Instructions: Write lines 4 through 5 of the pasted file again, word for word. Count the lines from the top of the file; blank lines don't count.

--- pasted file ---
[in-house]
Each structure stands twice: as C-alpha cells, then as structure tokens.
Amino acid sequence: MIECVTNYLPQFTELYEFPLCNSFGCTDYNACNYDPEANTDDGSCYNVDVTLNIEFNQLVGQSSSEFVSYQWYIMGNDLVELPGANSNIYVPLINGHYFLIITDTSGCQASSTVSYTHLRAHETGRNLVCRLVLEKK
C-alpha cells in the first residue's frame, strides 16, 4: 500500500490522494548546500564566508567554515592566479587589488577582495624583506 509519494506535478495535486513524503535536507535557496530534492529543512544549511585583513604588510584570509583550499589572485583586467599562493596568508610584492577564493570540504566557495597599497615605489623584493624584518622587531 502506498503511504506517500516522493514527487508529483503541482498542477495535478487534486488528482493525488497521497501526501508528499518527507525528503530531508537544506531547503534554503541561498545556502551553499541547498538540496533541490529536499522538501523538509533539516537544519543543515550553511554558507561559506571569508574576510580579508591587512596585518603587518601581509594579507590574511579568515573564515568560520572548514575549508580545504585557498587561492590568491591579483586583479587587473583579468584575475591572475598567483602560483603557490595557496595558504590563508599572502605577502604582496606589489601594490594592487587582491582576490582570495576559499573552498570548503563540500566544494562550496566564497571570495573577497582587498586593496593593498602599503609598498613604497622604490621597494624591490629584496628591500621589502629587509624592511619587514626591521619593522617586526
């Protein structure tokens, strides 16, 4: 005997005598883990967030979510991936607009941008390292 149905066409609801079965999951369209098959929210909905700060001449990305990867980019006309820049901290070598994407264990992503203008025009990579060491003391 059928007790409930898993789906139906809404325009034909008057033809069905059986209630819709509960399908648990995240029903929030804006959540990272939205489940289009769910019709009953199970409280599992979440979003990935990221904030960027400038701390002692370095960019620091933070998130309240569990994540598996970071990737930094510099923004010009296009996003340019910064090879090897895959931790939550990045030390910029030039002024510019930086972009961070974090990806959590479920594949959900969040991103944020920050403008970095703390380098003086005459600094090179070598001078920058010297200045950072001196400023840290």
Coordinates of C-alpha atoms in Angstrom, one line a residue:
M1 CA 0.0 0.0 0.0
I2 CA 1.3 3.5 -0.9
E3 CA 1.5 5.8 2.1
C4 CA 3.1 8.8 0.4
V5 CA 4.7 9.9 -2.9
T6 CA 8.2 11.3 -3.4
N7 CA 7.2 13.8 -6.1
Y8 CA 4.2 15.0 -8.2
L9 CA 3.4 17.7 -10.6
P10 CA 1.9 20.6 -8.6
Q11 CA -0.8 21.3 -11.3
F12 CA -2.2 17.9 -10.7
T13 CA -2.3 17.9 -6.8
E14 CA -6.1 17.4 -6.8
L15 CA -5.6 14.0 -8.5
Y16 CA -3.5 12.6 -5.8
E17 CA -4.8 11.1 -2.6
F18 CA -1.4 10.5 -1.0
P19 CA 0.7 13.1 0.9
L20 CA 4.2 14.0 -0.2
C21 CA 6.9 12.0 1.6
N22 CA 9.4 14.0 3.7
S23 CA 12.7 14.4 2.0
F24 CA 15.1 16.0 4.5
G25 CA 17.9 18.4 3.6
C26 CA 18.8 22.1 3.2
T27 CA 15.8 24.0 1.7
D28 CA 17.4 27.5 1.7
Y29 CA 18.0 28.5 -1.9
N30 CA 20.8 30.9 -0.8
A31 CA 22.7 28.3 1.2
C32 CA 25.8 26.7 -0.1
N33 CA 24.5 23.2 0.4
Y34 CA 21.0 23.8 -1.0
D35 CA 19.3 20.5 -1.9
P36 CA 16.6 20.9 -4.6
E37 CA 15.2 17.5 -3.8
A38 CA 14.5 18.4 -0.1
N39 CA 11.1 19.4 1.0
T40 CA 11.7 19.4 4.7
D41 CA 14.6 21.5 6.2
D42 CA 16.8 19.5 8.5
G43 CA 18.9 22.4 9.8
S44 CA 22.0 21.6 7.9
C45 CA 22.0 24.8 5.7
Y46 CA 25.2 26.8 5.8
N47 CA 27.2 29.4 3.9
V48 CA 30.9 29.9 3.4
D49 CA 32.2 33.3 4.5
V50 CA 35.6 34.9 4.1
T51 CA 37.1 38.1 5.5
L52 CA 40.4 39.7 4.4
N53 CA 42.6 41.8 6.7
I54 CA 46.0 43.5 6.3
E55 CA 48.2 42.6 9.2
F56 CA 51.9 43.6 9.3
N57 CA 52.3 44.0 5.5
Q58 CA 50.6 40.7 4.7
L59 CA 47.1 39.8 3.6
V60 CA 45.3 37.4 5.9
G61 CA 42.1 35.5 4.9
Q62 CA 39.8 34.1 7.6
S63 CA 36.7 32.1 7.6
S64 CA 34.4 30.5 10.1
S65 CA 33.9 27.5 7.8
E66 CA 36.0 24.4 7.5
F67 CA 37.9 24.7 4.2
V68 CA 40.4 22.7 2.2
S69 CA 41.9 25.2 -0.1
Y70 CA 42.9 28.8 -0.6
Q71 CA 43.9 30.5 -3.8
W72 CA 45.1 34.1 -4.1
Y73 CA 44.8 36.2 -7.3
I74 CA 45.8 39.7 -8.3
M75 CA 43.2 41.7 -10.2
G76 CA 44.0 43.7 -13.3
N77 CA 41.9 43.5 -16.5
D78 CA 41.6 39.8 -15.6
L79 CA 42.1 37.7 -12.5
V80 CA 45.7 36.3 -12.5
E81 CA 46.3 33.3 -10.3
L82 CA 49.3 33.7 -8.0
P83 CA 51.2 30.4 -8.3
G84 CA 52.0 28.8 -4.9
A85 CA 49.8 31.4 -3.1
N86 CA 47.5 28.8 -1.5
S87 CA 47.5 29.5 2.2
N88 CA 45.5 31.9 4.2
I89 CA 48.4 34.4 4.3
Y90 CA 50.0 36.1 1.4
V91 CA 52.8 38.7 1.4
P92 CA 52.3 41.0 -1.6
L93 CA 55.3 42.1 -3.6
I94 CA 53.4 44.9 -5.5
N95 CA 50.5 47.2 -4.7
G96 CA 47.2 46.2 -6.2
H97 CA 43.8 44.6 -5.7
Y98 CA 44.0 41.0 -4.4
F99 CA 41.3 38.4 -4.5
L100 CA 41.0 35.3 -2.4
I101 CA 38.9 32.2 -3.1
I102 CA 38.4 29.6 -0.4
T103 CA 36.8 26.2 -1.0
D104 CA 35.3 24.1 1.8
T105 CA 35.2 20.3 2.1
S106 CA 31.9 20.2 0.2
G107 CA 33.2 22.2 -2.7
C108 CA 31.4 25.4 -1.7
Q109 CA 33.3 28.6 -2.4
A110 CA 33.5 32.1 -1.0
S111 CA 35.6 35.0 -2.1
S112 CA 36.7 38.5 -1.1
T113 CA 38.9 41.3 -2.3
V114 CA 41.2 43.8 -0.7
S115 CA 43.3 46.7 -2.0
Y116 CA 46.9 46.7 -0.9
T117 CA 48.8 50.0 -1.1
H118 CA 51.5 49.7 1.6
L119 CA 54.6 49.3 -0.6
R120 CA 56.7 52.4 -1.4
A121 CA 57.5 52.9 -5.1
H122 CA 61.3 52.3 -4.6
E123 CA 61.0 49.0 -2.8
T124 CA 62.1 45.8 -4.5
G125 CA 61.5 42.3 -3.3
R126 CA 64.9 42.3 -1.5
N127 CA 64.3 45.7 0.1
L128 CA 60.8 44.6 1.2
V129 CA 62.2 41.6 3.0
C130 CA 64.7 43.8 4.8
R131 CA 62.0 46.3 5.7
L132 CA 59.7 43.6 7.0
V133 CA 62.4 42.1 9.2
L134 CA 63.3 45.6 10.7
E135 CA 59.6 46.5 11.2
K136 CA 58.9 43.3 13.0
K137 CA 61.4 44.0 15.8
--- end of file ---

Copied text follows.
C-alpha cells in the first residue's frame, strides 16, 4: 500500500490522494548546500564566508567554515592566479587589488577582495624583506 509519494506535478495535486513524503535536507535557496530534492529543512544549511585583513604588510584570509583550499589572485583586467599562493596568508610584492577564493570540504566557495597599497615605489623584493624584518622587531 502506498503511504506517500516522493514527487508529483503541482498542477495535478487534486488528482493525488497521497501526501508528499518527507525528503530531508537544506531547503534554503541561498545556502551553499541547498538540496533541490529536499522538501523538509533539516537544519543543515550553511554558507561559506571569508574576510580579508591587512596585518603587518601581509594579507590574511579568515573564515568560520572548514575549508580545504585557498587561492590568491591579483586583479587587473583579468584575475591572475598567483602560483603557490595557496595558504590563508599572502605577502604582496606589489601594490594592487587582491582576490582570495576559499573552498570548503563540500566544494562550496566564497571570495573577497582587498586593496593593498602599503609598498613604497622604490621597494624591490629584496628591500621589502629587509624592511619587514626591521619593522617586526
């Protein structure tokens, strides 16, 4: 005997005598883990967030979510991936607009941008390292 149905066409609801079965999951369209098959929210909905700060001449990305990867980019006309820049901290070598994407264990992503203008025009990579060491003391 059928007790409930898993789906139906809404325009034909008057033809069905059986209630819709509960399908648990995240029903929030804006959540990272939205489940289009769910019709009953199970409280599992979440979003990935990221904030960027400038701390002692370095960019620091933070998130309240569990994540598996970071990737930094510099923004010009296009996003340019910064090879090897895959931790939550990045030390910029030039002024510019930086972009961070974090990806959590479920594949959900969040991103944020920050403008970095703390380098003086005459600094090179070598001078920058010297200045950072001196400023840290």